Moves into Lower Orbit
thruster burn Friday afternoon put the Near-Earth Asteroid
Rendezvous (NEAR) spacecraft into a lower, circular orbit
that will give scientists their best look yet at the asteroid
fired its main engine for 22 seconds at 1 pm EST Friday, putting
the spacecraft into a circular orbit approximately 124 miles
from the center of Eros. NEAR has been in an elliptical orbit
since a thruster burn February 24.
will spend the next four weeks in this new orbit, completing
three circuits of the asteroid. NEAR will begin "prime" science
data collection on March 5. During this time NEAR's multispectral
camera will take enough images of the asteroid to complete
the first global map of the asteroid. "We expect to resolve
a lot of the features that we've only seen glimpses of," said
NEAR imaging team member Louise Prockter.
during March NEAR's laser rangefinder will begin to map the
topography of the asteroid. The rangefinder was tested for
the first time February 29, successfully bouncing a laser
beam off the asteroid at a distance of 180 miles, even though
the laser was designed to operate at an altitude of just 31
will eventually combine the laser altimeter data with the images taken by the spacecraft to get a more complete, three-dimensional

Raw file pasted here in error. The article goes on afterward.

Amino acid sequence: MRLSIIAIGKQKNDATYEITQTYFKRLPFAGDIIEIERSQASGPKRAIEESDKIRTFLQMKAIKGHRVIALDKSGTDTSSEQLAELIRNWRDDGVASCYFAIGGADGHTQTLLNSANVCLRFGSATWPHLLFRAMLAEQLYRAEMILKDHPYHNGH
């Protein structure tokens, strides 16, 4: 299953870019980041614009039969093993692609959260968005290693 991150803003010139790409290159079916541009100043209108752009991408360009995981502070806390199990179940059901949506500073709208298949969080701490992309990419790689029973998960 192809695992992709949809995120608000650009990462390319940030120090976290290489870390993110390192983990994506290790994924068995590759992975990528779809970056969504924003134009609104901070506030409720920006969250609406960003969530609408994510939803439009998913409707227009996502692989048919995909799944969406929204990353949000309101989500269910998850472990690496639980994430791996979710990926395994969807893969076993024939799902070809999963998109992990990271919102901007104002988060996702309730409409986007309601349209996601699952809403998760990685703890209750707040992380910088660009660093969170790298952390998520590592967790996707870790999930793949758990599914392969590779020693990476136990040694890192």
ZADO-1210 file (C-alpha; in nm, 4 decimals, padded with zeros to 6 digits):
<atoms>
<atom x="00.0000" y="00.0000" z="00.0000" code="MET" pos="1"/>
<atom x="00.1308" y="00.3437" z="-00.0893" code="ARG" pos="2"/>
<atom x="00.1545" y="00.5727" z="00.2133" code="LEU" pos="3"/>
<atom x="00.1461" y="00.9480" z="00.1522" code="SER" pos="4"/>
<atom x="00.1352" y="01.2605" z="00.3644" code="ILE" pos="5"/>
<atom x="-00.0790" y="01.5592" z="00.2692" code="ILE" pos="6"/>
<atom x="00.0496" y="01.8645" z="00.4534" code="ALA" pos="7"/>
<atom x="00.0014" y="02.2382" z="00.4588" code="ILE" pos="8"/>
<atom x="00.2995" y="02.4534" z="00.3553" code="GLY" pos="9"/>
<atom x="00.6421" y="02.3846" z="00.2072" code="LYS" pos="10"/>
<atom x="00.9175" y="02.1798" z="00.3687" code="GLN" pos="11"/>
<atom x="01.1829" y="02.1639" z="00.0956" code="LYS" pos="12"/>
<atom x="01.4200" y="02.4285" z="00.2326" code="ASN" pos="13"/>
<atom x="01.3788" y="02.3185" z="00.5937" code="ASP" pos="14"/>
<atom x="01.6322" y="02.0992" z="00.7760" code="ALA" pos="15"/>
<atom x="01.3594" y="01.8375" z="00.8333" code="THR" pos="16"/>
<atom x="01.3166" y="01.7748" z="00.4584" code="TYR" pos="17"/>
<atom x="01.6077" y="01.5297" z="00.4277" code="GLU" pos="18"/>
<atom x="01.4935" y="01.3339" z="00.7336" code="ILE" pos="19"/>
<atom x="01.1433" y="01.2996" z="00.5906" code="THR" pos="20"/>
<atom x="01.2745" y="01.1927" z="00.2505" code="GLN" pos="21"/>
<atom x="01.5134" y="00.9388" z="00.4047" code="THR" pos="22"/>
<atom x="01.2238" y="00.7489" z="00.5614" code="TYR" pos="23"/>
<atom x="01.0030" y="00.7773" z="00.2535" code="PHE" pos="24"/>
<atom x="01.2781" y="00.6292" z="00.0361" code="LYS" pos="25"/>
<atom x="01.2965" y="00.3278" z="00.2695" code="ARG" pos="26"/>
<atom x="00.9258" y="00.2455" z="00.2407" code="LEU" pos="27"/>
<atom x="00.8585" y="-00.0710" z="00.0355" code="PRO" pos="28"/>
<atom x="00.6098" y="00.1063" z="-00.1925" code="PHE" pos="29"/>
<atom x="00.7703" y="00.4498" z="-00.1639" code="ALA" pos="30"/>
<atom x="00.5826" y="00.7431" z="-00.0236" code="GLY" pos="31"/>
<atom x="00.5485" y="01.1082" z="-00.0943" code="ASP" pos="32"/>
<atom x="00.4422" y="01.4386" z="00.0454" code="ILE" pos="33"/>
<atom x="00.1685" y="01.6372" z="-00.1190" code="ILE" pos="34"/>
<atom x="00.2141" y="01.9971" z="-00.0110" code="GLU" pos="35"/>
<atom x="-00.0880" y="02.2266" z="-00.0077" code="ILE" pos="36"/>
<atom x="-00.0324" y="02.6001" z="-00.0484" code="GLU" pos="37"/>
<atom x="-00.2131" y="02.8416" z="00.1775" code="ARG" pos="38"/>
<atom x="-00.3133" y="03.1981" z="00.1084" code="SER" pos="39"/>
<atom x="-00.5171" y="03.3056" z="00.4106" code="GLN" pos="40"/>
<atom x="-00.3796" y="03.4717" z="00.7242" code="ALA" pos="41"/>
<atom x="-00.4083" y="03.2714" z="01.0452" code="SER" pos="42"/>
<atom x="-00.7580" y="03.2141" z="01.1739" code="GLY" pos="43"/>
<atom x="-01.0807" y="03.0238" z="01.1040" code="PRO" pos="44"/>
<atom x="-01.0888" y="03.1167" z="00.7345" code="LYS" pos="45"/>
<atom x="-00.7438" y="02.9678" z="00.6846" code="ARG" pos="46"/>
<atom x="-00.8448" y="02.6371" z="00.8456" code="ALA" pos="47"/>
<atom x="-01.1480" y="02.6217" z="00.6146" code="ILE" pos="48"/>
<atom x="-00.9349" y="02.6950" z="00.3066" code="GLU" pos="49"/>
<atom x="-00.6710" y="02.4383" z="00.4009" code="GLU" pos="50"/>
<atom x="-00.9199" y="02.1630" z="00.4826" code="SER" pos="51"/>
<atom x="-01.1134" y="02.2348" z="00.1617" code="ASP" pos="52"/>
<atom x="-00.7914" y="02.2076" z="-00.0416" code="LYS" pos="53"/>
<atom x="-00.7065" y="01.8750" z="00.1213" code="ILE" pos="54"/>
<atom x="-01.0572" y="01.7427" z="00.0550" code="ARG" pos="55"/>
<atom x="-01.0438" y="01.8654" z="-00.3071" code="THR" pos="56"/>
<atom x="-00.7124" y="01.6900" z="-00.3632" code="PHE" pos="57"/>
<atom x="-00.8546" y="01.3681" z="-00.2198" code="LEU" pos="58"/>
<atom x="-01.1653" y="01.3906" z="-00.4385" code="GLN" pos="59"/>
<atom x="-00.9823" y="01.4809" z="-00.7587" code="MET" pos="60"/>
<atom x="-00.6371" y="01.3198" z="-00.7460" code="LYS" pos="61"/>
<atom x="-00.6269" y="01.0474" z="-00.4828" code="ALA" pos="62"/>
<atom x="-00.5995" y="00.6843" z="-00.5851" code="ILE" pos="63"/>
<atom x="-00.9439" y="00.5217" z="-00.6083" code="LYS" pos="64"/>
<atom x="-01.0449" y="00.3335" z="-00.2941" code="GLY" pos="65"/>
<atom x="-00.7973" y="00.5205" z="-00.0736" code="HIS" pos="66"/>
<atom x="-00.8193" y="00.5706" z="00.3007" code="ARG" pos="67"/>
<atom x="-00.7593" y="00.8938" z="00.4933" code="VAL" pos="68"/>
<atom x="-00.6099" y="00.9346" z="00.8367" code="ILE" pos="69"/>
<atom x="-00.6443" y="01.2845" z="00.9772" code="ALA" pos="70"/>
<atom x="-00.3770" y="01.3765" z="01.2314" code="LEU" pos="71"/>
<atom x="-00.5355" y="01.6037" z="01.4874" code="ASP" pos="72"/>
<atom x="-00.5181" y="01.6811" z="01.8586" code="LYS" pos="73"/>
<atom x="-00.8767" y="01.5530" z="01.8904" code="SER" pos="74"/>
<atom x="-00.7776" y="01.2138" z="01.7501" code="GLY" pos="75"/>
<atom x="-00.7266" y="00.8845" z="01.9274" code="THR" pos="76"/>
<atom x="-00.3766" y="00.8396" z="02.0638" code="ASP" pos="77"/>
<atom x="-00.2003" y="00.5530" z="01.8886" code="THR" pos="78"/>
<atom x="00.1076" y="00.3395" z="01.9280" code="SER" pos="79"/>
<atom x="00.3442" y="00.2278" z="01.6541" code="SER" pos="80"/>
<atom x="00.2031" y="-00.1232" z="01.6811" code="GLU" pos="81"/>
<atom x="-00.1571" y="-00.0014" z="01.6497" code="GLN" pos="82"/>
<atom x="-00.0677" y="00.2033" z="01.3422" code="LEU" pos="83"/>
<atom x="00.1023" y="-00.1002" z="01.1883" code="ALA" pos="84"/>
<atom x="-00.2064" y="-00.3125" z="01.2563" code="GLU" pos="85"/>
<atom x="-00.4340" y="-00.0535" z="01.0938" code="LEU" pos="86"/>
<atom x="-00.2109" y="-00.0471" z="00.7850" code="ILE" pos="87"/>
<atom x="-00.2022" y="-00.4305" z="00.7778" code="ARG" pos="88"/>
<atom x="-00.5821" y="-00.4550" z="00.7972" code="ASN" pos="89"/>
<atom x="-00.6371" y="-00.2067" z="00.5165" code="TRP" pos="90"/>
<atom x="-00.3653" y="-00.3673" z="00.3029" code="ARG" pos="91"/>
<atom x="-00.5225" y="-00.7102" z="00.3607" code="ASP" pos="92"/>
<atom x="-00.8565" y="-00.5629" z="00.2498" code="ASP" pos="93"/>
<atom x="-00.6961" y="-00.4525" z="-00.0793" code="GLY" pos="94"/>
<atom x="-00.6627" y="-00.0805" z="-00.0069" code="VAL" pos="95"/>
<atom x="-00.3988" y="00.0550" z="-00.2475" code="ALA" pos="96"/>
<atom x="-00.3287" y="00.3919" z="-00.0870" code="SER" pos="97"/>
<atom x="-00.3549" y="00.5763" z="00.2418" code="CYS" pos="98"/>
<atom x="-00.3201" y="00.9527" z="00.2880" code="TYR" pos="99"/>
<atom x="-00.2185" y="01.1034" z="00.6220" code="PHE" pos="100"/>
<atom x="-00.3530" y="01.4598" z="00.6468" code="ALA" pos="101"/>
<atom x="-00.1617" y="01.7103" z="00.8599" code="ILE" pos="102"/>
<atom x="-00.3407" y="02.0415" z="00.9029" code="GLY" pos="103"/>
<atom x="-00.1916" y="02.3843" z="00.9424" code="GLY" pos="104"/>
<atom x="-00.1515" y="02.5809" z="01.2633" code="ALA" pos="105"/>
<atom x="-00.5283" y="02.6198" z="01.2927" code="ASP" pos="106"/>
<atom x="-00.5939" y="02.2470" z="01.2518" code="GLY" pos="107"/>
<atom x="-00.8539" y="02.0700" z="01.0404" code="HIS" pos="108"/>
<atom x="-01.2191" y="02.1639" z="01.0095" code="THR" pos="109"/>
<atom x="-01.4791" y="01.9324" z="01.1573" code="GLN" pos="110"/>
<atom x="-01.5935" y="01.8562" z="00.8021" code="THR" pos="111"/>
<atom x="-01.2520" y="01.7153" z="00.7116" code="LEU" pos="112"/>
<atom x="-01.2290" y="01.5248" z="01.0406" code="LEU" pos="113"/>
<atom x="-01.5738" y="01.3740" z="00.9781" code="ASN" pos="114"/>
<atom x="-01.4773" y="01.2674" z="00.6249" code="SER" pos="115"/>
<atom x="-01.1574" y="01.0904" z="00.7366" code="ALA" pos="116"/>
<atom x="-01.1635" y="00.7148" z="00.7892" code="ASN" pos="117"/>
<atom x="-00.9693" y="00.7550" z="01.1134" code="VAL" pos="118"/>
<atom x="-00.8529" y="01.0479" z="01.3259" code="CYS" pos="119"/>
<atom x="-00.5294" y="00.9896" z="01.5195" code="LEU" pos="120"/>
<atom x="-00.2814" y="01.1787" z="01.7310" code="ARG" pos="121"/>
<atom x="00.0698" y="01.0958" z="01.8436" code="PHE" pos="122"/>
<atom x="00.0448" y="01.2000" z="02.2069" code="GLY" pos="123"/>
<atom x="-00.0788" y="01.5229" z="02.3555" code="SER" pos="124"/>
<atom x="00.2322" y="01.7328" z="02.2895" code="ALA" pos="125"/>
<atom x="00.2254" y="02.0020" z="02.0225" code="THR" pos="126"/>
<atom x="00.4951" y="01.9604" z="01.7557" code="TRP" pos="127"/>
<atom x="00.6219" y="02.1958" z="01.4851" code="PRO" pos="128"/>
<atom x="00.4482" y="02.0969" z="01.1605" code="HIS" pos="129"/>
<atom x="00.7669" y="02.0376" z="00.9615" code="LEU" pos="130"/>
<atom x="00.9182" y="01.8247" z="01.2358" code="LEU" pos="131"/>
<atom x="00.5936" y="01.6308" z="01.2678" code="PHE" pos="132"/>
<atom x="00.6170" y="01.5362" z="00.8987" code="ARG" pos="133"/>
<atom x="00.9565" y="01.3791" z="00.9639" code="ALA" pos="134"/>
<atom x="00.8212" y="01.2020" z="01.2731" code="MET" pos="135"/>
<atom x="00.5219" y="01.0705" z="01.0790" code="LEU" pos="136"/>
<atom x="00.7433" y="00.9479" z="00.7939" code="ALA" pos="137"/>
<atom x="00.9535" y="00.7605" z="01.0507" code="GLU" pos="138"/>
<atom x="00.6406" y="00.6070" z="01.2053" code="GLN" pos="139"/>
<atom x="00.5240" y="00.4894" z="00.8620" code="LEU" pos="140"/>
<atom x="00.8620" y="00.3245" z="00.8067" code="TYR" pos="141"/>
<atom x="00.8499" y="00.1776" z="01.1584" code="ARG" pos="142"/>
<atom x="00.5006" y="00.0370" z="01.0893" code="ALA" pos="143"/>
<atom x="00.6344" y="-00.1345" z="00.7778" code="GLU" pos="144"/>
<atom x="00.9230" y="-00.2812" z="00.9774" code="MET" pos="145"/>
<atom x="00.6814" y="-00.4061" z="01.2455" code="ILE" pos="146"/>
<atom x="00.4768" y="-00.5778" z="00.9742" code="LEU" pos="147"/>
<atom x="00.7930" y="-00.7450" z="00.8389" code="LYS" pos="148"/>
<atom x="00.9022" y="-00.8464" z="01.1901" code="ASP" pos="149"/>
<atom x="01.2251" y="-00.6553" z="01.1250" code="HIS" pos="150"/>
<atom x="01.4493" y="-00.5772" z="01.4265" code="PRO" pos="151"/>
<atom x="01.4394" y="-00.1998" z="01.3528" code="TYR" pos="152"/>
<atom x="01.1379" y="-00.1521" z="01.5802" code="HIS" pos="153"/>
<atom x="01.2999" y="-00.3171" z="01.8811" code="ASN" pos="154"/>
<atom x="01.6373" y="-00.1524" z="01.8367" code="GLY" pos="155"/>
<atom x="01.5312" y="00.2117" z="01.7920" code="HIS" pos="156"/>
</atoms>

understanding of the surface. The rangefinder data, for example,
will help scientists to determine if dark areas of the asteroid
are differences in color and thus composition, or just shadows
cast by other features.
X-ray spectrometer may also begin collecting data on the elemental
composition of the asteroid's surface, if the Sun cooperates.
"A lot depends on solar activity," said instrument scientist
Ralph McNutt. "If there is a strong solar X-ray event, the
instrument will get a good measurement."
science results from the NEAR mission are expected to be released
in mid-March at a press conference during the Lunar and Planetary
Science Conference in Houston.
complete information on the mission, visit the NEAR
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